Thursday, March 29, 2007

Corporate prayer?

As we approached the first anniversary of The Gathering we decided to ask people to fill out a survey telling us what they found meaningful and what wasn't working. The results didn't really surprise us. In most areas we were doing fairly well. People felt like they really got to participate in the worship and that they weren't just spectators of some show.

The one area where we weren't doing so well, however, was in the prayer time during the service. We had sensed this for a while, and the surveys confirmed it. A year ago it seemed like we had a good strategy. I or another leader would open the prayer time and guide us through an expanding circle prayer: first we would pray for this congregation, then others who were suffering, our local community, the world, the church universal, and in communion with all the saints. As we expanded the circle we invited others to verbally lift up prayer requests, ending with, "Lord in your mercy", and the rest of us would respond, "hear our prayer."

What we discovered over time, however, was that this method didn't really work for a group of 50 people. I've personally experienced this as being very powerful in a small group of no more than 10 or so, but in a larger group it ended up being basically the same thing as what we do in the 10:45 traditional service at Crievewood.

At the later service the pastor or another leader highlights some of the concerns on the prayer list in the bulletin, calls for a few moments of silence (at most 30 seconds), and then prays out loud on behalf of the congregation. Theoretically the congregation is all praying together, but I've started to wonder if that's really true. Just because someone is standing at the front of a room making a speech directed to God with their eyes closed, does that mean that 200 people are all really praying together?

This was the same problem with our prayer time at The Gathering. In theory we were all praying together and others were invited to lift up prayers verbally, but in reality there were only a half dozen or so who felt comfortable speaking up. So instead of one person making a speech with their eyes closed and calling it communal prayer, we had 6 or 7 people making mini-speeches with their eyes closed and calling it communal prayer.

It begs the question of how we should handle prayer in corporate worship. It is really possible to get a group of people larger than a dozen to be praying about the same thing? Does the fact that we do this corporate prayer enable people's feelings of absolution from the responsibility to have their own prayer times outside the weekly meeting? Does the fact that we have specific prayer times in worship narrow our definition of what prayer is? Conversations about meaningful issues in our lives can be prayer. Times of studying and struggling with the scriptures can be prayer. The act of taking communion together should certainly be seen as a type of prayer. All these things are acts we participate in to heighten our awareness of God's continual presence with us, so why should we not call it all prayer?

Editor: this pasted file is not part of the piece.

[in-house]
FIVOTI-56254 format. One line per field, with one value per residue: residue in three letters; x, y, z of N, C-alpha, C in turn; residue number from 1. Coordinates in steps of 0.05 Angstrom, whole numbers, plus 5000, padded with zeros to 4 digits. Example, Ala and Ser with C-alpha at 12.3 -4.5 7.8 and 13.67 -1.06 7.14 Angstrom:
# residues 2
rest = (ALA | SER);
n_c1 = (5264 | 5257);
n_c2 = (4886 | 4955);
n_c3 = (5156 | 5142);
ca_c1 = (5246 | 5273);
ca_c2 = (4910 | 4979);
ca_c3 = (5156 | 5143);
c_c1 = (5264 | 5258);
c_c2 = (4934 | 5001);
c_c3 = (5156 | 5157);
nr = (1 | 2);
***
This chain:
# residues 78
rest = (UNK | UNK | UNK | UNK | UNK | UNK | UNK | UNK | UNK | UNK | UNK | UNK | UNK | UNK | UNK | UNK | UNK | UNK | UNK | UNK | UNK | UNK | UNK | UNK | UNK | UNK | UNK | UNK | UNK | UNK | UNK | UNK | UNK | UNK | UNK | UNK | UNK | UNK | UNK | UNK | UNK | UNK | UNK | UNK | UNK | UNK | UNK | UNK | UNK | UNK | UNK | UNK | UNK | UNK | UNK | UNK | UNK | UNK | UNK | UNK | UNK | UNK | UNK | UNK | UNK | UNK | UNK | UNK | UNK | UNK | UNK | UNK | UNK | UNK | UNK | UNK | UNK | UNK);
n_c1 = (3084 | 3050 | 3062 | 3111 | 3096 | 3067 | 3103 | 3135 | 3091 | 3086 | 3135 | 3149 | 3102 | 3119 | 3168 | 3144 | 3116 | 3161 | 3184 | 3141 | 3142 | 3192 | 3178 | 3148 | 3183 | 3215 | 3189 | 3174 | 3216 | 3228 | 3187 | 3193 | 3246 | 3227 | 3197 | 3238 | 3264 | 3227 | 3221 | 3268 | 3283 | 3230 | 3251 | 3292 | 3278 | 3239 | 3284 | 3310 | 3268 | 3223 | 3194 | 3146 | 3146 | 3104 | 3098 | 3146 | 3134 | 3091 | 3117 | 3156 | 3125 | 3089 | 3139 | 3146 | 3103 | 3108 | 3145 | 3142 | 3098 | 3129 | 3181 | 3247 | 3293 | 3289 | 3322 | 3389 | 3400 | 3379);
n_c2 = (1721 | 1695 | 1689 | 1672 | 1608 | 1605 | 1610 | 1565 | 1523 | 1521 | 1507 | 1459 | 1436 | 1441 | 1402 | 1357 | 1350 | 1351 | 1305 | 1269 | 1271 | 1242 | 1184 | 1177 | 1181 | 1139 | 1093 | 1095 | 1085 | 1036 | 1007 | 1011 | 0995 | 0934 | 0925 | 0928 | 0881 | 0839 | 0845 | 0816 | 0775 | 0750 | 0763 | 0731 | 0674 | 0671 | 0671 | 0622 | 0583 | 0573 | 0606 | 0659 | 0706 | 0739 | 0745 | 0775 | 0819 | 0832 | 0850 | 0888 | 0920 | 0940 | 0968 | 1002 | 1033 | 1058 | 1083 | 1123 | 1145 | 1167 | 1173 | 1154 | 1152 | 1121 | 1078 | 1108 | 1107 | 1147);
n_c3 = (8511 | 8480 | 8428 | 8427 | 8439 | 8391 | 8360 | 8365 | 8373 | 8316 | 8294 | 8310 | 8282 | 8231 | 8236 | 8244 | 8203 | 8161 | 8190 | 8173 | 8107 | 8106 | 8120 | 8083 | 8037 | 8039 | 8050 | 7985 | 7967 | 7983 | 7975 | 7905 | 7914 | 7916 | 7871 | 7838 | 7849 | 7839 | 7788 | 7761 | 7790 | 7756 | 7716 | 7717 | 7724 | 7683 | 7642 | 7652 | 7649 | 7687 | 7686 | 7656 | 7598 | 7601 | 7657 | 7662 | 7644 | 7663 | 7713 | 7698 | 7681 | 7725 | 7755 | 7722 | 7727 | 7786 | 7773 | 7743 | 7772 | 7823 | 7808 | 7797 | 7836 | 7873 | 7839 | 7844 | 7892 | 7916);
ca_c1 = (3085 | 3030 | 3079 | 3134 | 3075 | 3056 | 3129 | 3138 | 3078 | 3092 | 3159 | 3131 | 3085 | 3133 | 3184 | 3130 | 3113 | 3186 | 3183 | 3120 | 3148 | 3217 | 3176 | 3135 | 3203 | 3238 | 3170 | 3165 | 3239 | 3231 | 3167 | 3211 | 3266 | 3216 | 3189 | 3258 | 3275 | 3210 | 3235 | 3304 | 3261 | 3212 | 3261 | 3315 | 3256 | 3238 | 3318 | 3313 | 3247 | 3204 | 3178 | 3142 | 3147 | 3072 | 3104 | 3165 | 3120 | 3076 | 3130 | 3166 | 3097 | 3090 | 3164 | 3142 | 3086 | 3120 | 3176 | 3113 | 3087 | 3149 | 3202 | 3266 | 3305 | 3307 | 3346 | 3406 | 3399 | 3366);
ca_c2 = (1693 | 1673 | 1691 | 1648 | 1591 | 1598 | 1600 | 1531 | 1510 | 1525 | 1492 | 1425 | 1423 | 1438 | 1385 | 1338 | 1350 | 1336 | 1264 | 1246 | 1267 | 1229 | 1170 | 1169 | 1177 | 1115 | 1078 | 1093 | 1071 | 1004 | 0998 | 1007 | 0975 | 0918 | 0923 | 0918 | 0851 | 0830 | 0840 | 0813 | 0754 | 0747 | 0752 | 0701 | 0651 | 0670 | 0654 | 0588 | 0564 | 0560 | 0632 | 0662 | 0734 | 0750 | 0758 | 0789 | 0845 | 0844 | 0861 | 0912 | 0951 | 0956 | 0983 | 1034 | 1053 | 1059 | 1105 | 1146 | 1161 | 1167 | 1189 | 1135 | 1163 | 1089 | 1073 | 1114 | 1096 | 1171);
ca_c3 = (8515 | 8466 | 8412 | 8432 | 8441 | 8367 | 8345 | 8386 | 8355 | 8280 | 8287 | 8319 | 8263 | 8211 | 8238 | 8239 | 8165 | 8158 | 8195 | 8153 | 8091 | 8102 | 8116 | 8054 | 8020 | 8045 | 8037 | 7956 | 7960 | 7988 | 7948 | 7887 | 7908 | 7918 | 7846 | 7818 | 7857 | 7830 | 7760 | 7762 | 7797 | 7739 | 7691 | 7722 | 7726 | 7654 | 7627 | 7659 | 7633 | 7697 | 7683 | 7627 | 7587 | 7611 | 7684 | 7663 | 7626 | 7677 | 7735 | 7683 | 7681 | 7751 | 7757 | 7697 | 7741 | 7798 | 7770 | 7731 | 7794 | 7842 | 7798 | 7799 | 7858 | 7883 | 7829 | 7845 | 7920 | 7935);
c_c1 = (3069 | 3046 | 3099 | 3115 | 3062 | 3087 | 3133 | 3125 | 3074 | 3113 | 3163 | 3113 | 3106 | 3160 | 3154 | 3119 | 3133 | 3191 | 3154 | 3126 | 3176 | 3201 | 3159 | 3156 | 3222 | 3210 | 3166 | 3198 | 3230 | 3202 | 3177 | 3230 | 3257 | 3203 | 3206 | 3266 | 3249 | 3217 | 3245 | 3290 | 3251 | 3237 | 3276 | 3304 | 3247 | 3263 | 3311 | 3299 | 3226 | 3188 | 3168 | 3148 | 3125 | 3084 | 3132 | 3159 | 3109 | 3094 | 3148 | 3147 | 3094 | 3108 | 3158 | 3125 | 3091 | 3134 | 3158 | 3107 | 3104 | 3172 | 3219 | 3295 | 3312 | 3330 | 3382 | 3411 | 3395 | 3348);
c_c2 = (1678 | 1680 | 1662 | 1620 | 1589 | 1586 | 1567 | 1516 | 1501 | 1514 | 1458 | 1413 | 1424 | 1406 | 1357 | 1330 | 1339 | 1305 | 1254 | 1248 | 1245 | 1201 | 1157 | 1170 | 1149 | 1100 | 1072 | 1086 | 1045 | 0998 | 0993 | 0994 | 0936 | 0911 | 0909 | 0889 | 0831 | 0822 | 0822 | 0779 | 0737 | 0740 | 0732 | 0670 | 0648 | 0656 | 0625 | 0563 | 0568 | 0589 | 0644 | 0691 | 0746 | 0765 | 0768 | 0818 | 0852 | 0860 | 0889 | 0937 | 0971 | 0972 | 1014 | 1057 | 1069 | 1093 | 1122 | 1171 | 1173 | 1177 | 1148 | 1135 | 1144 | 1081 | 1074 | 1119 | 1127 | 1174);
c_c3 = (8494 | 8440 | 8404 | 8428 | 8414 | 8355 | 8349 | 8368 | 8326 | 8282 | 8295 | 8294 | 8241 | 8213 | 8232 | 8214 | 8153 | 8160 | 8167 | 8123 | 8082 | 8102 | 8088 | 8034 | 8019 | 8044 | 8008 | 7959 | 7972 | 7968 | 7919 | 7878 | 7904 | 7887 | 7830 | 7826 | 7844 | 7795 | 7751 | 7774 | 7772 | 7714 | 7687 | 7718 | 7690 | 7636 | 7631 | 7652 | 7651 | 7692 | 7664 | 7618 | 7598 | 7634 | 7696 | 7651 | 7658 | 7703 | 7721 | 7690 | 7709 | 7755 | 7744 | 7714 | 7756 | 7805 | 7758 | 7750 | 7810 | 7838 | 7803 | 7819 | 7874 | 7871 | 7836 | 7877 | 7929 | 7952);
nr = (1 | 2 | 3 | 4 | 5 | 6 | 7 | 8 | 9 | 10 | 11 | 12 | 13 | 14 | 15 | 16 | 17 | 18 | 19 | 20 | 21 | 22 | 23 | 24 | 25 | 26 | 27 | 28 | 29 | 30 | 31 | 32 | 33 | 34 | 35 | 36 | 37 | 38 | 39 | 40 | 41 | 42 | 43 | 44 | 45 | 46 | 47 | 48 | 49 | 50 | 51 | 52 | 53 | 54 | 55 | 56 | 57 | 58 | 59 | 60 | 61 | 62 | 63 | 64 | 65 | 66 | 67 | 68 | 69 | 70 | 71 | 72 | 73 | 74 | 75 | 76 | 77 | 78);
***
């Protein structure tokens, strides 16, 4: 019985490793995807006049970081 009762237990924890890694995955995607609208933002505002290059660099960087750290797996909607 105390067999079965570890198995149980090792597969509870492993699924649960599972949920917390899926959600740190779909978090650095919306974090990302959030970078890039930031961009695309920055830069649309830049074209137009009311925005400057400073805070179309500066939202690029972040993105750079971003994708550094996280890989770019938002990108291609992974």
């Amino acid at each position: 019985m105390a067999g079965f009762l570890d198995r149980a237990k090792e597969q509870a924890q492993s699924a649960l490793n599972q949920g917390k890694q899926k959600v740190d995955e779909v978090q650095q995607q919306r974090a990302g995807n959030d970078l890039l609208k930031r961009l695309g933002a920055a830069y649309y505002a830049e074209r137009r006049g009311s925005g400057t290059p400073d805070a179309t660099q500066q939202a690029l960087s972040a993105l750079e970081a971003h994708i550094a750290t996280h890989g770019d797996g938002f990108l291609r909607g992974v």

Right now in The Gathering we're trying an individual prayer time. Prayer concerns in the expanding circle are put up on the screen, and each table has a stack of post-it notes to write prayers on and stick up on our "wailing wall". We're going to give this about six weeks or so and see if it's working or not.

What do you think? Are we doing ourselves a greater disservice by trying to have corporate prayer in worship? Can the only legitimate prayer be as individuals or small groups? Discuss...

Monday, March 05, 2007

A Call for Commentary

OK, it's time to see how many readers I have out there.

I've been asked to submit an op-ed piece (like one you would see in a newspaper) to help inform the UMC's Connectional Table as the formulate their "State of the Church" report for General Conference 2008. I'm one of a few hundred who've been asked to do this. I already have a draft going, but I want to know what you think.

Post replies on this blog (or email me if you want them kept private) on what you think is the current state of the United Methodist Church. These can be good things, bad things, whatever. You don't need to be a UM clergy person or even a member. As a matter of fact, outsiders' perceptions would be greatly helpful. I'll seriously consider your comments as I put together the final version of my op-ed piece.

This is democracy in action, people. Let's put the power of the internet to work. Leave your comments and tell me what you think.